July 11, 2011

Archduke Otto von Habsburg

Archduke Otto von Habsburg

The San Fernando Valley in the 1970s was a very dull place. Hot and dusty, filled with lackluster architectural construction thrown together during the postwar housing boom, it was the last place I wanted to be.

Back in those far-off days, the LA Archdiocese’s paper, The Tidings, ran a column by the Archduke Otto von Habsburg, son of Austria-Hungary’s last Emperor-King.

My family was historically minded, and my upbringing gave me a hatred of the French Revolution and a love of the Habsburgs, Bourbons, and Stuarts. In high school in the 1970s, I became a monarchist. In the LA Central Library lurked such volumes as The Purple or the Red, Kings Without Thrones, and Monarchs-in-Waiting. I resolved to write to the Archduke Otto concerning issues political and religious. Off my note went into the post.

“Our stumblebum rulers are greedy, stupid, evil, insane—or all four at once.”

A response came back—and it was not a form letter. Instead, it contained cogent responses to the ramblingly naïve queries of a high-school lad in far-off Sylmar, California! This was the beginning of a regular correspondence that continued for six years (until after I left college) and sporadically ever since. On his birthday and Christmas in the past decade I made a point of sending him See’s Candies—a purely California product which he very much enjoyed. I had the privilege of meeting the Archduke twice: the first time in 1999, at the Vienna launch of his son the Archduke Karl’s unsuccessful run for the European Parliament. There, in his ancestors’ throne room, the heir of so much that is best in Western culture recalled our correspondence and expressed great pleasure at our finally meeting. The second time we met was in Rome in 2004, at the beatification of his father, the Emperor Karl. One can only imagine the emotions that ran through his mind on that occasion, but he was unfailingly gracious and attentive as ever.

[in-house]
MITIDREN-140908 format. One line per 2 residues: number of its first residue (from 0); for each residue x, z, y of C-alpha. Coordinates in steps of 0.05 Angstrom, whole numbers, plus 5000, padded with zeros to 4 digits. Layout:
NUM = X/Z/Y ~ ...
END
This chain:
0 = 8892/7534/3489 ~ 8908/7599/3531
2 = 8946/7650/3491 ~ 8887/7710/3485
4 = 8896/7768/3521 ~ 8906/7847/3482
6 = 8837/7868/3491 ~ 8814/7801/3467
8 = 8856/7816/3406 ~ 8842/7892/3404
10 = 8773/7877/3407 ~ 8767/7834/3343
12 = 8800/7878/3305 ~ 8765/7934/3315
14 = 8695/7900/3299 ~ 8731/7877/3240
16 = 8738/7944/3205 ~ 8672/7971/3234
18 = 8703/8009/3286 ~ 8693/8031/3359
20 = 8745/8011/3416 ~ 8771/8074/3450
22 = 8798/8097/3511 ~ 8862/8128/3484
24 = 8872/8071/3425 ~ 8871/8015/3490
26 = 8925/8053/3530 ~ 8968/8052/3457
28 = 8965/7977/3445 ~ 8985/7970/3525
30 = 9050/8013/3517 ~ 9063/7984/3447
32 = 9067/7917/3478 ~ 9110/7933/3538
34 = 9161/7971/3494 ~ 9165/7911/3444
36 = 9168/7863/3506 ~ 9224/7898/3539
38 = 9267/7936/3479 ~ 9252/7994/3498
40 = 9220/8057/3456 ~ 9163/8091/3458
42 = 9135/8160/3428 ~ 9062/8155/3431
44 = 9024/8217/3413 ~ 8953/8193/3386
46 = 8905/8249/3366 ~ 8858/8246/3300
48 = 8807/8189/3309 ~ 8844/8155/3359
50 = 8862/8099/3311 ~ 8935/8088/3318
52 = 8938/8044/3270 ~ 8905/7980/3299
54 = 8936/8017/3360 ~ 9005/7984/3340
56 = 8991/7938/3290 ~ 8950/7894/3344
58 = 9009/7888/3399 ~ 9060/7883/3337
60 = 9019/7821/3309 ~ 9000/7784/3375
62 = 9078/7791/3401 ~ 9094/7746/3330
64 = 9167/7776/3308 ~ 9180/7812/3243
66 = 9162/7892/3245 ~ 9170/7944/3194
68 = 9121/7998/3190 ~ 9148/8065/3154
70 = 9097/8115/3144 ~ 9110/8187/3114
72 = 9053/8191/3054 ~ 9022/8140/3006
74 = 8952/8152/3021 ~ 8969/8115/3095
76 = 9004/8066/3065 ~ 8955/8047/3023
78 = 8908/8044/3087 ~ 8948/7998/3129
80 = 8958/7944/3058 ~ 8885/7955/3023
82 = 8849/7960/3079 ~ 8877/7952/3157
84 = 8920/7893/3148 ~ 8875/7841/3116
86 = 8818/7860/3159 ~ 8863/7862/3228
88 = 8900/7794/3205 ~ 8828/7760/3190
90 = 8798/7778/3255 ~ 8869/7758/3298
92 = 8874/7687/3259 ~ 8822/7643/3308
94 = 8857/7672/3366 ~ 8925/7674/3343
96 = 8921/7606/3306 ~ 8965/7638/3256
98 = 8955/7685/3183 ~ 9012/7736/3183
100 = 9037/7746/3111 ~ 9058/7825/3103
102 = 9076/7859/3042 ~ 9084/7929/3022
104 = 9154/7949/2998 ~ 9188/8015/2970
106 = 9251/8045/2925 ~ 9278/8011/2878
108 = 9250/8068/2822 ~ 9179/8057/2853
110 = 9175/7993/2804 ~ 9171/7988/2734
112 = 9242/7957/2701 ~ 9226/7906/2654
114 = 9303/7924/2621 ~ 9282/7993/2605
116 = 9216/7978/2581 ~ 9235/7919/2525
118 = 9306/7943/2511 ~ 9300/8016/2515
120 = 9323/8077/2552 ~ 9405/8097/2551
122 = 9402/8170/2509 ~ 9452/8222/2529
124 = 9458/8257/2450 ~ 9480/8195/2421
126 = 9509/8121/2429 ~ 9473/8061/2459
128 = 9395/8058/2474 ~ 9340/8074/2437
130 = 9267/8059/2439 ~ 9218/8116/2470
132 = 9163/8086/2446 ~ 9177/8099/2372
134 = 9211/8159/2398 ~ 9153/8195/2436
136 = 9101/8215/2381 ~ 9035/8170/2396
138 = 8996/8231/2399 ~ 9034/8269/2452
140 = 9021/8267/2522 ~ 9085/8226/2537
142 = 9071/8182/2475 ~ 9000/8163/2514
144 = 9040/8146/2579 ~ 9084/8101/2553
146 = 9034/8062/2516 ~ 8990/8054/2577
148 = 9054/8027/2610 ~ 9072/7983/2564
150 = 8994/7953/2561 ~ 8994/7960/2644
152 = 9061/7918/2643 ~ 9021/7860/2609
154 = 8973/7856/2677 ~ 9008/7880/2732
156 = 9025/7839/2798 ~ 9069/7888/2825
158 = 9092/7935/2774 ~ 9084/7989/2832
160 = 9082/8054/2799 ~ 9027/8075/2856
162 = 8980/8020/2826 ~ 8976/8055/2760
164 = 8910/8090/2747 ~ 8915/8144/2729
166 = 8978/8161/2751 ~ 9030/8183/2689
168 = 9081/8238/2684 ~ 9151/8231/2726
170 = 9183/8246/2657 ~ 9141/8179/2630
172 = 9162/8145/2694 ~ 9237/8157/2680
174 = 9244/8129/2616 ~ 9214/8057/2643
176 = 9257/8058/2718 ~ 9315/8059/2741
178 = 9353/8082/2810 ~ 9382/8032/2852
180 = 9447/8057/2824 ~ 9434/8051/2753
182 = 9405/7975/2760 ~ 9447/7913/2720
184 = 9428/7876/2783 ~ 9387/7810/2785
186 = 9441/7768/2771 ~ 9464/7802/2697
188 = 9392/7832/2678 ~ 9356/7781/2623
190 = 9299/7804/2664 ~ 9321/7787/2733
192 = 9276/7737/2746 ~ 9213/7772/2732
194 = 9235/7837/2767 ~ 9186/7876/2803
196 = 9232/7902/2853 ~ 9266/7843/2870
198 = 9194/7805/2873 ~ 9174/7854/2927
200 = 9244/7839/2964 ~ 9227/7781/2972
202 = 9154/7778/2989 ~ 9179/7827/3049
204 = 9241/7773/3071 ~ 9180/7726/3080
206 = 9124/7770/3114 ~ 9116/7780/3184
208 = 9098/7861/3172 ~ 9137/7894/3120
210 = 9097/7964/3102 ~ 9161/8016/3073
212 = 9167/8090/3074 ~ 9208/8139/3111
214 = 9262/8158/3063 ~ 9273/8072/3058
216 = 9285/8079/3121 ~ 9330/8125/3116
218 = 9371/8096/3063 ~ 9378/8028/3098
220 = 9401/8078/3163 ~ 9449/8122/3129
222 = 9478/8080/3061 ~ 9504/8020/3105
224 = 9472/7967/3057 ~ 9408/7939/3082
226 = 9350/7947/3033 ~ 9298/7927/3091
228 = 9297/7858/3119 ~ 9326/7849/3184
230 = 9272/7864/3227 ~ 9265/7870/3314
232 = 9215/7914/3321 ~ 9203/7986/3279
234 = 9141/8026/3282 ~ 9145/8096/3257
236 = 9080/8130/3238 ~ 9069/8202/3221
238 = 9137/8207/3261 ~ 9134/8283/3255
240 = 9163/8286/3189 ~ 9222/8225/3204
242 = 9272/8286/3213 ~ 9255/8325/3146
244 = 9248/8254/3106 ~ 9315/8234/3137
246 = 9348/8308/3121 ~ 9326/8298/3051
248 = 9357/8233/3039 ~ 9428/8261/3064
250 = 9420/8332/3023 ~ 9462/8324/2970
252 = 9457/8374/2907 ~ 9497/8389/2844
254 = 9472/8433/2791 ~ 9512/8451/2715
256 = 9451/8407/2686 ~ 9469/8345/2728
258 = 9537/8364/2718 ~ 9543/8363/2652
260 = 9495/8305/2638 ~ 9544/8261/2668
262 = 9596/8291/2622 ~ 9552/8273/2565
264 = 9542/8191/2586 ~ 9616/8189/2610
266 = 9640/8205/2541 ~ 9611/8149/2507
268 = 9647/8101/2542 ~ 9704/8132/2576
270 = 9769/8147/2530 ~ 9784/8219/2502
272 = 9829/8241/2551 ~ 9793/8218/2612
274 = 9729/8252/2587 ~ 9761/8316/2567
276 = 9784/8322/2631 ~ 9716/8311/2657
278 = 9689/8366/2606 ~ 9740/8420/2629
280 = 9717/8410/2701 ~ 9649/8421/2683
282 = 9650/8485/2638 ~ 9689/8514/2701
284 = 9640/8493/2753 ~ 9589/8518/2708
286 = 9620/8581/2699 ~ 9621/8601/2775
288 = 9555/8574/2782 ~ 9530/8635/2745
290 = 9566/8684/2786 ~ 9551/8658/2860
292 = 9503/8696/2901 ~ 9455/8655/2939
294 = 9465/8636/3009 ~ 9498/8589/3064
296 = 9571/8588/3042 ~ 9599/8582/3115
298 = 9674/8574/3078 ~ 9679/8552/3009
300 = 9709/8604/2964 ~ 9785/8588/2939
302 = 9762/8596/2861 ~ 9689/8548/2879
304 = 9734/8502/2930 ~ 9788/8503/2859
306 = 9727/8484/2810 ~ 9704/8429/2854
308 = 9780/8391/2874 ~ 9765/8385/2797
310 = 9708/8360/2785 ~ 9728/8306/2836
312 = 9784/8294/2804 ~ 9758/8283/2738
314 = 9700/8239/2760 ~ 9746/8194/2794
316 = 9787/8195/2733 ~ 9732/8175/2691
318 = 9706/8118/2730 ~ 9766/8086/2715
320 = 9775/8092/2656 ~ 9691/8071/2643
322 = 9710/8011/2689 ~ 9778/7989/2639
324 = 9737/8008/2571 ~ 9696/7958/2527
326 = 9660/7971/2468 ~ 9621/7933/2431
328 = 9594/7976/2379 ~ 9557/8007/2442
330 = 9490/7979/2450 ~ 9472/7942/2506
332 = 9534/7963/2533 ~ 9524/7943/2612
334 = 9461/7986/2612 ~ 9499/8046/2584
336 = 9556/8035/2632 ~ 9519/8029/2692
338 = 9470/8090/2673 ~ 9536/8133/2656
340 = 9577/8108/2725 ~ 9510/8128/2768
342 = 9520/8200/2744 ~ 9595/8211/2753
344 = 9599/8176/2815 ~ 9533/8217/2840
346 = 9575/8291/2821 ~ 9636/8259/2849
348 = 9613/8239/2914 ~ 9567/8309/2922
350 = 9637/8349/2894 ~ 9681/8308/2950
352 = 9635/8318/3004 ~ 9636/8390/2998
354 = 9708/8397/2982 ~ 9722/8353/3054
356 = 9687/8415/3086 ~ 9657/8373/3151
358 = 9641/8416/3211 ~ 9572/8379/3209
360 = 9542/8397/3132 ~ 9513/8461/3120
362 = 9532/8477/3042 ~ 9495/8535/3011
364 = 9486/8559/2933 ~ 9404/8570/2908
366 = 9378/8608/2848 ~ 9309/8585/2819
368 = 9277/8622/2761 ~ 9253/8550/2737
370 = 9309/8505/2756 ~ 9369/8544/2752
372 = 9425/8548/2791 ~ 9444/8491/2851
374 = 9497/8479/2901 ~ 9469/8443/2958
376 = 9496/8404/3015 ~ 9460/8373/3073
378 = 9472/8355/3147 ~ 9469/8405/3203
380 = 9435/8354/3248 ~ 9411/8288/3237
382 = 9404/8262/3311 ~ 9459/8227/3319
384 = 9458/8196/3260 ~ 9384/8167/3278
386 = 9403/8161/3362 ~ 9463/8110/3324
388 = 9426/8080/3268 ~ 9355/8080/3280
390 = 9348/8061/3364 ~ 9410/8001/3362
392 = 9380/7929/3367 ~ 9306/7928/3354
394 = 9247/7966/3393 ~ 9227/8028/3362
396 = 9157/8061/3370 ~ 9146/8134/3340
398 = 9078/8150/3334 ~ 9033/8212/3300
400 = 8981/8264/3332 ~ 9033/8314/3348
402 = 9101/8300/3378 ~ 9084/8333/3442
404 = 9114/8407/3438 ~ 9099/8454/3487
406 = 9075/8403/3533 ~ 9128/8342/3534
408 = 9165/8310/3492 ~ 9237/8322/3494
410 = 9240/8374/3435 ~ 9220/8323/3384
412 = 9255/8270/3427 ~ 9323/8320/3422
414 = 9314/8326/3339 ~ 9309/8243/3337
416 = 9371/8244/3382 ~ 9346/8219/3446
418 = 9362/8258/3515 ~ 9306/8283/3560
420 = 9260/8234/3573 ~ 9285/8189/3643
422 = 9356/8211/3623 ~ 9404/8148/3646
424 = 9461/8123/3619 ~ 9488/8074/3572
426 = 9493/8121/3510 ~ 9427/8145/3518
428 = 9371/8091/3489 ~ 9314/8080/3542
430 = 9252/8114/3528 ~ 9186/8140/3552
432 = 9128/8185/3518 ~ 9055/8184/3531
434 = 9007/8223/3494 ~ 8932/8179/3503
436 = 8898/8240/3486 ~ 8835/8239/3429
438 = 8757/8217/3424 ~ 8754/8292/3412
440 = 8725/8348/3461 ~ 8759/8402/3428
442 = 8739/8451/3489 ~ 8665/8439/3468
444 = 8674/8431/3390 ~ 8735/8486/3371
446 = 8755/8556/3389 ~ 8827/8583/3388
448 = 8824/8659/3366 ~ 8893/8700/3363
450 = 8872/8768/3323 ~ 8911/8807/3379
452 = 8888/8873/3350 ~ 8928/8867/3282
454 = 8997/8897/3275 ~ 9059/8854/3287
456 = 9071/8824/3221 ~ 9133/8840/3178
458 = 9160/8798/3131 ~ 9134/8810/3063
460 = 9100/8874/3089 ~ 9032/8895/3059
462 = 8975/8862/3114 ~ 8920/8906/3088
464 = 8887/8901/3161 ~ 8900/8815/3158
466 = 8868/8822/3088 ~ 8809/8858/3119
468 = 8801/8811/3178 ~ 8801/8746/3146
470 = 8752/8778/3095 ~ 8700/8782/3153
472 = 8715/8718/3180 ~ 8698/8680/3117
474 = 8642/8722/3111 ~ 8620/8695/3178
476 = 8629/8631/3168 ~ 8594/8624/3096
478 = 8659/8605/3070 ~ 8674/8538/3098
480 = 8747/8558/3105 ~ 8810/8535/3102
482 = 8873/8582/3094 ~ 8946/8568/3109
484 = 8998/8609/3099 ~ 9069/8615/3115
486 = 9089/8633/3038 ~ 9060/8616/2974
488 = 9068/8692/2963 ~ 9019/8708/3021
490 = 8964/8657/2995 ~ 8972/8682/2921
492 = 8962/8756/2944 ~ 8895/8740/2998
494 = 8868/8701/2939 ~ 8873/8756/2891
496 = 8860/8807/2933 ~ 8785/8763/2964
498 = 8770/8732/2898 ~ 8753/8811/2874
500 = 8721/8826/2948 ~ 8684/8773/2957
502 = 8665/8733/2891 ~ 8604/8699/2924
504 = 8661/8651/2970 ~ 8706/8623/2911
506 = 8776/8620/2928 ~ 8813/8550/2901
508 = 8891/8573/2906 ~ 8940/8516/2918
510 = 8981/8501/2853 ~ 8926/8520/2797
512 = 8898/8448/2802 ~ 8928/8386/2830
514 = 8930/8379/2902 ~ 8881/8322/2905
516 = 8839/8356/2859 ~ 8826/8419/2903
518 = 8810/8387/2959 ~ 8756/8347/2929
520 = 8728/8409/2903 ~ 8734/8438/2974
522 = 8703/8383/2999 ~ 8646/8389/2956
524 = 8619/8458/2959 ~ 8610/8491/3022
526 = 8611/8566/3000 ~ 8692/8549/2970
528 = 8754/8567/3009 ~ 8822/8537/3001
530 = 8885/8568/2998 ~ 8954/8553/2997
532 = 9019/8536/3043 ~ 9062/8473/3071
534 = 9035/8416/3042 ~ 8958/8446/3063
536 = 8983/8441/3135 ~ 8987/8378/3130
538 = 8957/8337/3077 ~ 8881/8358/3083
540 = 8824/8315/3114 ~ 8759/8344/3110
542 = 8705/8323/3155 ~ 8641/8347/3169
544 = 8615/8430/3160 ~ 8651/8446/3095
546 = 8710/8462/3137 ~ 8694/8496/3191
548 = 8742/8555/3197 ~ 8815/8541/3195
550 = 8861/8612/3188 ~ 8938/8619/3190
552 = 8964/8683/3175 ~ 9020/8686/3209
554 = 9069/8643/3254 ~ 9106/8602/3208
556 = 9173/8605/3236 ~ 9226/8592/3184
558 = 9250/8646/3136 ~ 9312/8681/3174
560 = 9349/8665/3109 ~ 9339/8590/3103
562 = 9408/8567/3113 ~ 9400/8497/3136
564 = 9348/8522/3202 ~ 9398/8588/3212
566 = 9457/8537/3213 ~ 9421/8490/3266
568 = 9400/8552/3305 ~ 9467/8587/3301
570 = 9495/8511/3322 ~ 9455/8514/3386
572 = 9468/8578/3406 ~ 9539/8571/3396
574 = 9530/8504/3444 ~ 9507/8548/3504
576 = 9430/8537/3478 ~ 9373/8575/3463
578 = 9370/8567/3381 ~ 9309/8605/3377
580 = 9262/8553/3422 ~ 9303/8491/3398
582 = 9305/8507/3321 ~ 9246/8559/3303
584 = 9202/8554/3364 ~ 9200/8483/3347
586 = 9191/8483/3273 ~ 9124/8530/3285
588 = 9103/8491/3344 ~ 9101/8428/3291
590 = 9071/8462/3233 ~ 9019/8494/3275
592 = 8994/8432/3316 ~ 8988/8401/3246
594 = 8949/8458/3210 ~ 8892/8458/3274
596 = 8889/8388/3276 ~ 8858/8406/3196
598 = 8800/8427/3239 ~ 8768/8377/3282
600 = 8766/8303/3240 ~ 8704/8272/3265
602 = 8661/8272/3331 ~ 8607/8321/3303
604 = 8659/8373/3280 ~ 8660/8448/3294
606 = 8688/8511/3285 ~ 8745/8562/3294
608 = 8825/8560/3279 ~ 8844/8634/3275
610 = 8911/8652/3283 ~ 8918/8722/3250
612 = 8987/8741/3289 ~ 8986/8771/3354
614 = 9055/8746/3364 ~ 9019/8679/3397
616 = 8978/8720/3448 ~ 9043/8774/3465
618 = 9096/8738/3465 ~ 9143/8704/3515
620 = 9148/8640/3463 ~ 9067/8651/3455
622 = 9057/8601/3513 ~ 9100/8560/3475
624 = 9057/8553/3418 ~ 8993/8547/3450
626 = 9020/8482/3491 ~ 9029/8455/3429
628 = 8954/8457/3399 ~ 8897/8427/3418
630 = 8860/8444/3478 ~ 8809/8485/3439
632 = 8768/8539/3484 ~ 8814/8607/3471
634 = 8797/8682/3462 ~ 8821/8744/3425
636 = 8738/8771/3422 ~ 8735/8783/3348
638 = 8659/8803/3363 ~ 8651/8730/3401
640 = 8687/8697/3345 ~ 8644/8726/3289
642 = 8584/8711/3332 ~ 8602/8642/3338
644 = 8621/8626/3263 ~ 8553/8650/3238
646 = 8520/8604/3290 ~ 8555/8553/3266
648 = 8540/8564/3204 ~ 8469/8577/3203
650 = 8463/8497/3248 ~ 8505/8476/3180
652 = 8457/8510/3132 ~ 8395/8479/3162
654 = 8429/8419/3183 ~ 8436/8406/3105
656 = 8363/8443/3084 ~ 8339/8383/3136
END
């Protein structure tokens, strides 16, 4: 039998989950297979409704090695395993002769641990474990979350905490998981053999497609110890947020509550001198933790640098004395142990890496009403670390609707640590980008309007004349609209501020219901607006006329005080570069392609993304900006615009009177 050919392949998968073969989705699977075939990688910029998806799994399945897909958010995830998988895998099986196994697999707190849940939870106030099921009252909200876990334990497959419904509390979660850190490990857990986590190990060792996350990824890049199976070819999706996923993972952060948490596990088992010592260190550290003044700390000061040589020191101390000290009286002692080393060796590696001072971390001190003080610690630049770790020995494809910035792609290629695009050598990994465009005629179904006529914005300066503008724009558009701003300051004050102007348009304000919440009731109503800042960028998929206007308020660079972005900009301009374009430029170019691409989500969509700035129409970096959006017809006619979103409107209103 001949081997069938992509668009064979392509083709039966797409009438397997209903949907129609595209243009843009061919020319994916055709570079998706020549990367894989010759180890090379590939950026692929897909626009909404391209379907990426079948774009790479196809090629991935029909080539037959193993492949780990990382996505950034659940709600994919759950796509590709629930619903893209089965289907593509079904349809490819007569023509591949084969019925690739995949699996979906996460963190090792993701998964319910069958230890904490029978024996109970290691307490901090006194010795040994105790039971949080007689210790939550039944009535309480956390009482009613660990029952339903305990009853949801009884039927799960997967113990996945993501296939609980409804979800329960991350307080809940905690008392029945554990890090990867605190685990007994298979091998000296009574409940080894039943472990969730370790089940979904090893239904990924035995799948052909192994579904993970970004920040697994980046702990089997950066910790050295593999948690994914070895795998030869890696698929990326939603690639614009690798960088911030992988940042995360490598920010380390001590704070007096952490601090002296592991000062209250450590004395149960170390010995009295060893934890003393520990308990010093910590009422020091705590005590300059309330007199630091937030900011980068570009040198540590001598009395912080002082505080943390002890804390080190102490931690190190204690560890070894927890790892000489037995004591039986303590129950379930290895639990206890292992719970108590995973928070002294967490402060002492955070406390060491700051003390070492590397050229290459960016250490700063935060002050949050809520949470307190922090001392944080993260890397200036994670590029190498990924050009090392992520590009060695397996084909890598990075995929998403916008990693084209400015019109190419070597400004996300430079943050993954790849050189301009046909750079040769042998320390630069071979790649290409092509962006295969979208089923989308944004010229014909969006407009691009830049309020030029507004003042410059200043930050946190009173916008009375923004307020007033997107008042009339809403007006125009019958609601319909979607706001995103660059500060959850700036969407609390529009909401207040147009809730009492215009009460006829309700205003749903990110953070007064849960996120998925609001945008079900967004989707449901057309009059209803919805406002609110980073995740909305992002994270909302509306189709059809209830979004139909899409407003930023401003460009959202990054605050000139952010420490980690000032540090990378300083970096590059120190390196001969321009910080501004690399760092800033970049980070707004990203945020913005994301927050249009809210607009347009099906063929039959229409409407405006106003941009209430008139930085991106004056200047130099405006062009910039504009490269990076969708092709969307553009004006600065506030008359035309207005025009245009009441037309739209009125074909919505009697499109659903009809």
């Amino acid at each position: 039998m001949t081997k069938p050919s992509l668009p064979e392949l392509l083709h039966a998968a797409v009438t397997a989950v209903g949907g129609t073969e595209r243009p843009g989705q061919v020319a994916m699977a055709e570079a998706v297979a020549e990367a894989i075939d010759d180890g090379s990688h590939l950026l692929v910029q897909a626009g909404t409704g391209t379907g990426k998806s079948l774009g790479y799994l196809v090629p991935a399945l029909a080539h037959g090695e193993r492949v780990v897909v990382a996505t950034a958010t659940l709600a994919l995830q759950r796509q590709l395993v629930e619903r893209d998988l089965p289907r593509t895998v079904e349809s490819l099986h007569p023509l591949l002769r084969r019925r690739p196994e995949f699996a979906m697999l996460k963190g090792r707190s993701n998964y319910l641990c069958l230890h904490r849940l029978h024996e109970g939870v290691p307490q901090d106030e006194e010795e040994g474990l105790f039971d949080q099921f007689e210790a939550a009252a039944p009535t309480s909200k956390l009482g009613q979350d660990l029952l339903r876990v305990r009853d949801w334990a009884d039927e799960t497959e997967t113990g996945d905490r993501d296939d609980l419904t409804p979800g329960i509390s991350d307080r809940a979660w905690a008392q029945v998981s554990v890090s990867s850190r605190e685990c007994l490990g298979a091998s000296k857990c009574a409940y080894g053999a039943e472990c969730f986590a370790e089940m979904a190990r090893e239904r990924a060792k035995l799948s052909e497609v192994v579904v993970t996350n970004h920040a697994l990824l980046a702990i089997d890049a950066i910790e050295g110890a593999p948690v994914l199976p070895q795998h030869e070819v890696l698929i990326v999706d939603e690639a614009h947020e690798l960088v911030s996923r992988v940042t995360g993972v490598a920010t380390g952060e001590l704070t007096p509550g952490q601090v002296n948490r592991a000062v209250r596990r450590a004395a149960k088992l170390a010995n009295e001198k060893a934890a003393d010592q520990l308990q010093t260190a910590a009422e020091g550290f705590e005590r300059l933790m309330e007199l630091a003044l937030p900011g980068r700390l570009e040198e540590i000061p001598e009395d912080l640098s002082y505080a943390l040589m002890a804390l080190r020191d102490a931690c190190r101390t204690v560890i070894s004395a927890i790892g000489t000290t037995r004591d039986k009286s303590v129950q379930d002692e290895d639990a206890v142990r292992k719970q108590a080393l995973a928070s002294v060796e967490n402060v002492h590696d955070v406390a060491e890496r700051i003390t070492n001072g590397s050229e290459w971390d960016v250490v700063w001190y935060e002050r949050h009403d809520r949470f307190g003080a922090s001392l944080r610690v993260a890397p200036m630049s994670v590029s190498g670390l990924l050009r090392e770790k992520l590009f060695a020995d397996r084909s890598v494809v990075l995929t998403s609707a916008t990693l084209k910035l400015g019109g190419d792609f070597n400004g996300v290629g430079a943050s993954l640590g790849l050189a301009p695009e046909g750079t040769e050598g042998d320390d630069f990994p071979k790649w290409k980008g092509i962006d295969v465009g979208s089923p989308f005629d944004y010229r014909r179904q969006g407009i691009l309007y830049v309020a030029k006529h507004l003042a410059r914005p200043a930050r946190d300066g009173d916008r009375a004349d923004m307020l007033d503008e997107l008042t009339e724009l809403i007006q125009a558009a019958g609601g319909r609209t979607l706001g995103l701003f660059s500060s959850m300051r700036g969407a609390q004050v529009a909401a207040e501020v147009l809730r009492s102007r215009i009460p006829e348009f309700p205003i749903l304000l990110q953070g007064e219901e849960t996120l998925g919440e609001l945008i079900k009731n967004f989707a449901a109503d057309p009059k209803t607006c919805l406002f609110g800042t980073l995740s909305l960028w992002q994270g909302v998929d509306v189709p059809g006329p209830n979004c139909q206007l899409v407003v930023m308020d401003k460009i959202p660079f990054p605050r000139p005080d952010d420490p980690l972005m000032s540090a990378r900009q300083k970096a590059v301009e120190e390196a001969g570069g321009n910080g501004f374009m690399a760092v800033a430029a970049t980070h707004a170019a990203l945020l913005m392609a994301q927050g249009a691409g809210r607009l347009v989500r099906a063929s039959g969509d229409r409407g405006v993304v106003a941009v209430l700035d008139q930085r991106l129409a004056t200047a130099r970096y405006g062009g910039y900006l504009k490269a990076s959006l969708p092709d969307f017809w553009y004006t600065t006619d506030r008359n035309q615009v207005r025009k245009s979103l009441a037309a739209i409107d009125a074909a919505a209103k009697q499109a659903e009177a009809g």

In 2009, I made it to Budapest and visited the site where four-year-old Otto had stood at his parents’ coronation in 1916 in the St. Matthias Church. It was a potent reminder of all that he had lived through: war’s outbreak, his parents’ brief reign and attempts at regaining Hungary; his father’s death in exile; his own attempts to rally resistance to Hitler before and after the Anschluss; his warnings about communism after World War II; his work to create a united Europe that would be both free and true to its religious and secular traditions; and his father’s beatification.


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